The oldest type of budget is referred to as an appropriation budget. Appropriation budgets place a maximum limit on certain discretionary expenditures and may be either incremental, priority incremental, or zero based. Incremental budgets are essentially last year’s budget amount plus an increment, i.e., small increase. Priority incremental budgets also involve an increase, but require managers to prioritize, or rank discretionary activities in terms of their importance to the organization. The idea is for the manager to indicate which activities would be changed if the budget were increased or decreased, Zero based budgeting was popular but was dropped by most users because it was too expensive and time consuming. The technique is expensive to use because zero based budgets theoretically require justification for the entire budget amount.
From a control perspective, appropriation budgets are effective in limiting the amount of expenditure, but create a behavioral bias to spend to the limit. Establishing a maximum amount for an expenditure encourages spending to the limit because spending below the limit implies that something less than the maximum appropriation was needed. Spending below the limit might result in a budget cut in future periods. Since nearly every manager views a budget reduction in their discretionary costs as undesirable, there are frequently crash efforts at the end of a budget period to spend up to the limit.
 Flexible Budgets
Flexible budgets are based on a cost function such as Y = a+ bX, where Y represents the budgeted cost, or dependent variable. The constant “a” represents a static amount for fixed costs and the constant “b” represents the rate of change in Y expected for a unit change in the independent variable X. The expression” bX” is the flexible part (variable) of the budget cost function. The flexible budget technique is used for planning and monitoring all types of costs. The static amount “a” includes both discretionary and committed costs, while the flexible part “bX” includes various types of engineered costs. The flexible characteristic of the technique enables the flexible budget to play a key role in both financial planning and performance evaluation.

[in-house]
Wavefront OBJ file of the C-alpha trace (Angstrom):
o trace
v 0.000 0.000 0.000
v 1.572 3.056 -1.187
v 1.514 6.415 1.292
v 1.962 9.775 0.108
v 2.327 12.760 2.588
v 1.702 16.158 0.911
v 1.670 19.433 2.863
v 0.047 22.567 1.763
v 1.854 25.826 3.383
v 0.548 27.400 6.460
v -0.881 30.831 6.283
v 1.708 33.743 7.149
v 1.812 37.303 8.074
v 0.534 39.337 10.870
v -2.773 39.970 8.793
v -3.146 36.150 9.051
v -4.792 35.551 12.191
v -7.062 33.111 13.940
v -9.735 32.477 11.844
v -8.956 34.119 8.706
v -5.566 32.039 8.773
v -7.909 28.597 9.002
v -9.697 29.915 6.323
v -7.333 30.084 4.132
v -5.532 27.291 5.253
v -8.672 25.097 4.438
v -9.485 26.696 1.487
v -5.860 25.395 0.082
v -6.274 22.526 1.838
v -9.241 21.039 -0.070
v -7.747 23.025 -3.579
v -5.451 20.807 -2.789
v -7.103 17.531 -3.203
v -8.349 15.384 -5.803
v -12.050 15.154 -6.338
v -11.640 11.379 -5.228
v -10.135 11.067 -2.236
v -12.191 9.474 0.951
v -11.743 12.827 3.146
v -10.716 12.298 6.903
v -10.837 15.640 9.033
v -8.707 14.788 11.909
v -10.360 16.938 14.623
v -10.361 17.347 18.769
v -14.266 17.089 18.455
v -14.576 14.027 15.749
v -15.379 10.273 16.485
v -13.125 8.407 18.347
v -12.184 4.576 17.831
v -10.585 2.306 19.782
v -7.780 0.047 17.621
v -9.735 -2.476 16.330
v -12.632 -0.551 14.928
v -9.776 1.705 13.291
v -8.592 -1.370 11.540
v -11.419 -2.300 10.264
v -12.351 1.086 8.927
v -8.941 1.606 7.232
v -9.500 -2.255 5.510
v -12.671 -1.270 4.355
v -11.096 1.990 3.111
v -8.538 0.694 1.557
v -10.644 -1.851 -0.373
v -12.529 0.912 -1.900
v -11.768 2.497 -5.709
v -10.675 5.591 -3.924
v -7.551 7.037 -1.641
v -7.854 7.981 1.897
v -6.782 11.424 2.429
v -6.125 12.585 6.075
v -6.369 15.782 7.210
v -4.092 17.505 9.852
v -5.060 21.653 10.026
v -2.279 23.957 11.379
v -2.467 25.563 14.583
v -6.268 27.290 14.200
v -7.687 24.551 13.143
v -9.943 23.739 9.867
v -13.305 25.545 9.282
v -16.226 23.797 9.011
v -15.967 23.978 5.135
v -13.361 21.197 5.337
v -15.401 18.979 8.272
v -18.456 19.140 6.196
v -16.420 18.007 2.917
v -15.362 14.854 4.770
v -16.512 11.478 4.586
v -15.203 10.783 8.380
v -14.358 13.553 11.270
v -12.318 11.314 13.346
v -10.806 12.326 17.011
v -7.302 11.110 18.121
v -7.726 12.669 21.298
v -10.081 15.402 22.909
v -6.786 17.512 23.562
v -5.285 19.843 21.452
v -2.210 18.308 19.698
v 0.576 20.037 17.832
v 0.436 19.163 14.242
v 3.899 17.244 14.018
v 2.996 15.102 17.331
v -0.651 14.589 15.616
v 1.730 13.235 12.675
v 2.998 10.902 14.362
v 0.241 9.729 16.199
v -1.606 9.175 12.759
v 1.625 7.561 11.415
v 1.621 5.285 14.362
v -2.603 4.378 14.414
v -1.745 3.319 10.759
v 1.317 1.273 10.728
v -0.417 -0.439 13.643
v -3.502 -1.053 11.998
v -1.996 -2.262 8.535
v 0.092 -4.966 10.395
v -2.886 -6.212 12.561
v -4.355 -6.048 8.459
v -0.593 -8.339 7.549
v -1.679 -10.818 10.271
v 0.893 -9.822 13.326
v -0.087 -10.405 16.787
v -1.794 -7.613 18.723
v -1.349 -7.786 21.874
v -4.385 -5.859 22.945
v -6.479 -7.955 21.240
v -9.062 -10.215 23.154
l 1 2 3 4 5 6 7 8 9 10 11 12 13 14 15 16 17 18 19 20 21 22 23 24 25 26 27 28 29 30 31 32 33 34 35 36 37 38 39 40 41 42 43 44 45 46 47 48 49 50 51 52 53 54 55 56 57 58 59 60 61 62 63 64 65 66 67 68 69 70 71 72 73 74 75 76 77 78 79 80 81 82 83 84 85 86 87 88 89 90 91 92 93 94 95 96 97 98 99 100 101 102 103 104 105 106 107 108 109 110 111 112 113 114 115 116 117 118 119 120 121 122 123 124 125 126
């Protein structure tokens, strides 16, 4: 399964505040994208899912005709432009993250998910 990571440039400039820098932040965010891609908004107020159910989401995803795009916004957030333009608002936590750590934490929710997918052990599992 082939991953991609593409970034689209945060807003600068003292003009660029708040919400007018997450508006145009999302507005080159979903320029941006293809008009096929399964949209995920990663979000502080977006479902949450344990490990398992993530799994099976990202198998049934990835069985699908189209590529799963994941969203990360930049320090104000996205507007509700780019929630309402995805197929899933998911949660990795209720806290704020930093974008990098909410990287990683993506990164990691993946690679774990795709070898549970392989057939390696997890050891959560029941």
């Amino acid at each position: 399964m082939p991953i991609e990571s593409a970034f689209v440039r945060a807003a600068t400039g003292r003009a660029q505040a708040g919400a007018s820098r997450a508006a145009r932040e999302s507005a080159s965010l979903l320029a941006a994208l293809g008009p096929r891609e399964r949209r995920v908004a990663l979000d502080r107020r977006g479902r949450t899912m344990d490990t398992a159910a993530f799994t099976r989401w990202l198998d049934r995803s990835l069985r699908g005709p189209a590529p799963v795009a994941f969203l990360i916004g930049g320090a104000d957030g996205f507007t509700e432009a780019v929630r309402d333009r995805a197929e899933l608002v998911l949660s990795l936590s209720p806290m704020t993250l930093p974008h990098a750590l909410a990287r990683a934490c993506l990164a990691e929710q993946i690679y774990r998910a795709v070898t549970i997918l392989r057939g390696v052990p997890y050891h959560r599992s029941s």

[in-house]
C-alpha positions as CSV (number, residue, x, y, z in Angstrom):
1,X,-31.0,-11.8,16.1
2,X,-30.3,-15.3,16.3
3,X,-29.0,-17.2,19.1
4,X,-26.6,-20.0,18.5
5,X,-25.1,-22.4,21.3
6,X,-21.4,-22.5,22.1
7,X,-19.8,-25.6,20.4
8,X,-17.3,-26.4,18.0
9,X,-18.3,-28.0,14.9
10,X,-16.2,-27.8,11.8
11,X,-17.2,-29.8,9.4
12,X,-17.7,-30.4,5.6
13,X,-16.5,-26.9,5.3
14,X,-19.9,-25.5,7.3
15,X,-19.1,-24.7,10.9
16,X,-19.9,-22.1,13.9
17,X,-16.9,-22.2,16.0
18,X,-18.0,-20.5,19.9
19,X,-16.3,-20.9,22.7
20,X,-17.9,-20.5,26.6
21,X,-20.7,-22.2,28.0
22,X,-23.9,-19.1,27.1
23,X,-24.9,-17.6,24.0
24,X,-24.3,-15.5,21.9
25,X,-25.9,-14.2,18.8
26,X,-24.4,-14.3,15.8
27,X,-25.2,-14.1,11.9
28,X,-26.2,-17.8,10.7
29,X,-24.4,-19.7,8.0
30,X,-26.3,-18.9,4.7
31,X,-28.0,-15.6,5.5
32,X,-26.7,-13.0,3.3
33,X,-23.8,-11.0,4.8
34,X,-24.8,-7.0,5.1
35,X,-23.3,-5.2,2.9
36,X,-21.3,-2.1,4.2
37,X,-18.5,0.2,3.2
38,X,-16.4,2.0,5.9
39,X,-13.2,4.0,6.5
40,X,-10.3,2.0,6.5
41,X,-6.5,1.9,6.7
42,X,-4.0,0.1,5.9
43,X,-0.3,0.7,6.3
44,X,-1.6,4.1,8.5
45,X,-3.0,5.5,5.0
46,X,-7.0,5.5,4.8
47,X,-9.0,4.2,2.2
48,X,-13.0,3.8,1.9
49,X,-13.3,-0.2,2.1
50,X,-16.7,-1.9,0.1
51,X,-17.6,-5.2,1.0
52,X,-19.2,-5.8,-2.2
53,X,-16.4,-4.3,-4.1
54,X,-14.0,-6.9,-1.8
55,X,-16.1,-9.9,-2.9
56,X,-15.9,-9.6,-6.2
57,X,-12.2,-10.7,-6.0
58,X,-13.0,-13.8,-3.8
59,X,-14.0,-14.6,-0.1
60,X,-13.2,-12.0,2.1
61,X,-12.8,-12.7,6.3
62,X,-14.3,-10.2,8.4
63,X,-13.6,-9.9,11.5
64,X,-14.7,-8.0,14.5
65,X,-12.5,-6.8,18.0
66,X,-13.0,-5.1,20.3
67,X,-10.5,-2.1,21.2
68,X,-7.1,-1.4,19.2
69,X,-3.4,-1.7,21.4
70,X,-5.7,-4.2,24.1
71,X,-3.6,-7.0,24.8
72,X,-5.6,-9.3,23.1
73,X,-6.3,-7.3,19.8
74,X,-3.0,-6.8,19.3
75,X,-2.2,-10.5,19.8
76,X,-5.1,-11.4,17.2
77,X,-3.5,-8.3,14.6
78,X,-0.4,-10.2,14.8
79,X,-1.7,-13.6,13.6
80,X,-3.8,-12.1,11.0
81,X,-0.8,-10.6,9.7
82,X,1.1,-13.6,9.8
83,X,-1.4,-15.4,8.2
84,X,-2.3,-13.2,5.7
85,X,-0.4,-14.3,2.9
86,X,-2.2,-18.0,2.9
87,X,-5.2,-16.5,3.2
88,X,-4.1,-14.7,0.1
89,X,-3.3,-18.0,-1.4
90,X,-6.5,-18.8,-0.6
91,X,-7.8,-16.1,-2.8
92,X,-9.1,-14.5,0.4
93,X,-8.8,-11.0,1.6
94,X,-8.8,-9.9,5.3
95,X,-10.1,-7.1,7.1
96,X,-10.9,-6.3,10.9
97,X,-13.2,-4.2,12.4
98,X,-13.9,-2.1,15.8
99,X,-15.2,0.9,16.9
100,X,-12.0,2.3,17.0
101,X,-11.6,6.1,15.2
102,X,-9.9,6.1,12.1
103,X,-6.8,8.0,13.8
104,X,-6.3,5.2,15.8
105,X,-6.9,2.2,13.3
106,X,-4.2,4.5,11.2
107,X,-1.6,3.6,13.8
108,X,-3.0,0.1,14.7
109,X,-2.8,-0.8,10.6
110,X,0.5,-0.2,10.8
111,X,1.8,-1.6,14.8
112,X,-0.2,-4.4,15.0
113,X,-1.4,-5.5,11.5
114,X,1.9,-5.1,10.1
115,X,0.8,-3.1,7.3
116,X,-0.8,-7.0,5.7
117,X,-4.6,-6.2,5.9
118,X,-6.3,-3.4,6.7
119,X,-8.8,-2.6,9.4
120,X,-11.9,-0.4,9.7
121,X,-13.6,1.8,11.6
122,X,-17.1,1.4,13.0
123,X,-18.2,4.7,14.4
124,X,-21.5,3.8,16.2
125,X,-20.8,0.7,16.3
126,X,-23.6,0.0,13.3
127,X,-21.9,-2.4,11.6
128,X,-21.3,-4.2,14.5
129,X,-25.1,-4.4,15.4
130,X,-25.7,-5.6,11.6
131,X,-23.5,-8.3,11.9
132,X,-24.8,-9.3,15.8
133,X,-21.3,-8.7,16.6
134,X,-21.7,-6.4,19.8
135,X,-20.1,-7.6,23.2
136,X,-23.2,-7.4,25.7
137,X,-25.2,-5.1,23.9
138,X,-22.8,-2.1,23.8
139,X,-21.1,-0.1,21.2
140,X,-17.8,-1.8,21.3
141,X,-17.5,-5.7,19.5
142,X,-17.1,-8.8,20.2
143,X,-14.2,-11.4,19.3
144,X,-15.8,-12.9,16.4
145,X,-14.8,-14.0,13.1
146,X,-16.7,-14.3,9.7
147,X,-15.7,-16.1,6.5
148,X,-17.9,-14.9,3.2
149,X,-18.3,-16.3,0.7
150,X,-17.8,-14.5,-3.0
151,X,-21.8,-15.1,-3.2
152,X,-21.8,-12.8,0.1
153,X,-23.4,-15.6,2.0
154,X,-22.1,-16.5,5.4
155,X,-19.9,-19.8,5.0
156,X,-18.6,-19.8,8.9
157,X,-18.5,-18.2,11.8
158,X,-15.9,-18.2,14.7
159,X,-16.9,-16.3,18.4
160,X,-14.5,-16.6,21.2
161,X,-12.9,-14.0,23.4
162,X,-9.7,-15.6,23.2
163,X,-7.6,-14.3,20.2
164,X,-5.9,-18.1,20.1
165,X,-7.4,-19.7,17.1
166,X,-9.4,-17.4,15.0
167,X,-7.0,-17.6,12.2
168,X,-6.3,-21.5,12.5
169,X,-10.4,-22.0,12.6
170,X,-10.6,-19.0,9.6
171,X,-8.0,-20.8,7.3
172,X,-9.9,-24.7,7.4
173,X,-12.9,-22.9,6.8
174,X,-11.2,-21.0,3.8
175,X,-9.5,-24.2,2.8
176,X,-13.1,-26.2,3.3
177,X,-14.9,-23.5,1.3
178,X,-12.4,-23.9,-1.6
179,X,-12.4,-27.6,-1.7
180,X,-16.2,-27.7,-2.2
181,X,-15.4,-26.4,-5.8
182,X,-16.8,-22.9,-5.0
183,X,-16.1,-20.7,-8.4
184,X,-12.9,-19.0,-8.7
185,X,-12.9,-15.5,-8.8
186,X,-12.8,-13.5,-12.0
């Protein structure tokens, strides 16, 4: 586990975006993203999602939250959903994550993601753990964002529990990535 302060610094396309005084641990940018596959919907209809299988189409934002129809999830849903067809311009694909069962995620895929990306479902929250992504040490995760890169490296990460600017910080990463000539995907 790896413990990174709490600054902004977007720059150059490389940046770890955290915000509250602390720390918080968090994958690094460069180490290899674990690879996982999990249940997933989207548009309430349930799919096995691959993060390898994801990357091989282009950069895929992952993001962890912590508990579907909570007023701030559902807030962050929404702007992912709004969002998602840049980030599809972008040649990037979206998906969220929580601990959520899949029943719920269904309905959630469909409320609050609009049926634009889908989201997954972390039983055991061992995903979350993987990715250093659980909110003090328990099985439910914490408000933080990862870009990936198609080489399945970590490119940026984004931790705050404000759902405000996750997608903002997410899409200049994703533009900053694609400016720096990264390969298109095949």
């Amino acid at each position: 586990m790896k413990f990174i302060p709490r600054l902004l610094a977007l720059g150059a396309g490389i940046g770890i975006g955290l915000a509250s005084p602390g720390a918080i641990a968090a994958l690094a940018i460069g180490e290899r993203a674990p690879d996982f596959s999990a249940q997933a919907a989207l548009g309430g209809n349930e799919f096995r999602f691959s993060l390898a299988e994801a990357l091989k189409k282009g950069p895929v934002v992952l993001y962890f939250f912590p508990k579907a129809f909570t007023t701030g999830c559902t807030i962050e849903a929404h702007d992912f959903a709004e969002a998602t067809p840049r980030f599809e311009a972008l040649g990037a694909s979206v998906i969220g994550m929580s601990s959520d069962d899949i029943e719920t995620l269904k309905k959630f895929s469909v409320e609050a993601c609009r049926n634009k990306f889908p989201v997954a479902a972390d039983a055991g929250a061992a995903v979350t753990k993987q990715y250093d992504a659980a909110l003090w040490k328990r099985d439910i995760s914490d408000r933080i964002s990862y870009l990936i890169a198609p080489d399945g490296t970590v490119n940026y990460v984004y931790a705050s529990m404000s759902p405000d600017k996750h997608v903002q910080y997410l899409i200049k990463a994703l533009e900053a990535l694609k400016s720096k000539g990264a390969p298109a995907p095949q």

2) Capital Budget
Capital budgets represent the major planning device for new investments. Discounted cash flow techniques such as net present value and the internal rate of return are used to evaluate potential investments. Capital budgets are part of a somewhat more encapsulating concept referred to as investment management. Investment management involves the planning and decision process for the acquisition and utilization of all of the organization’s resources, including human resources as well as technology, equipment and facilities. The concept of investment management includes the discounted cash flow methods, but is more comprehensive in that the organization’s portfolio of interrelated investments is considered as well as the projected effects of not investing.
 Master Budgets
The fourth type of budget is referred to as the master budget or financial plan. The master budget is the primary financial- planning mechanism for an organization and also provides the foundation for a traditional financial control system. More specifically, it is a comprehensive integrated financial plan developed for a specific period of time, e.g., for a month, quarter, or year. This is a much broader concept than the first three types of budgeting. The master budget includes many appropriation budgets (typically in the administrative and service areas) as well as flexible budgets, a capital budget and much more.
The master budget has two major parts including the operating budget and the financial budget. The operating budget begins with the sales budget and ends with the budgeted income statement. The financial budget includes the capital budget as well as a cash budget, and a budgeted balance sheet.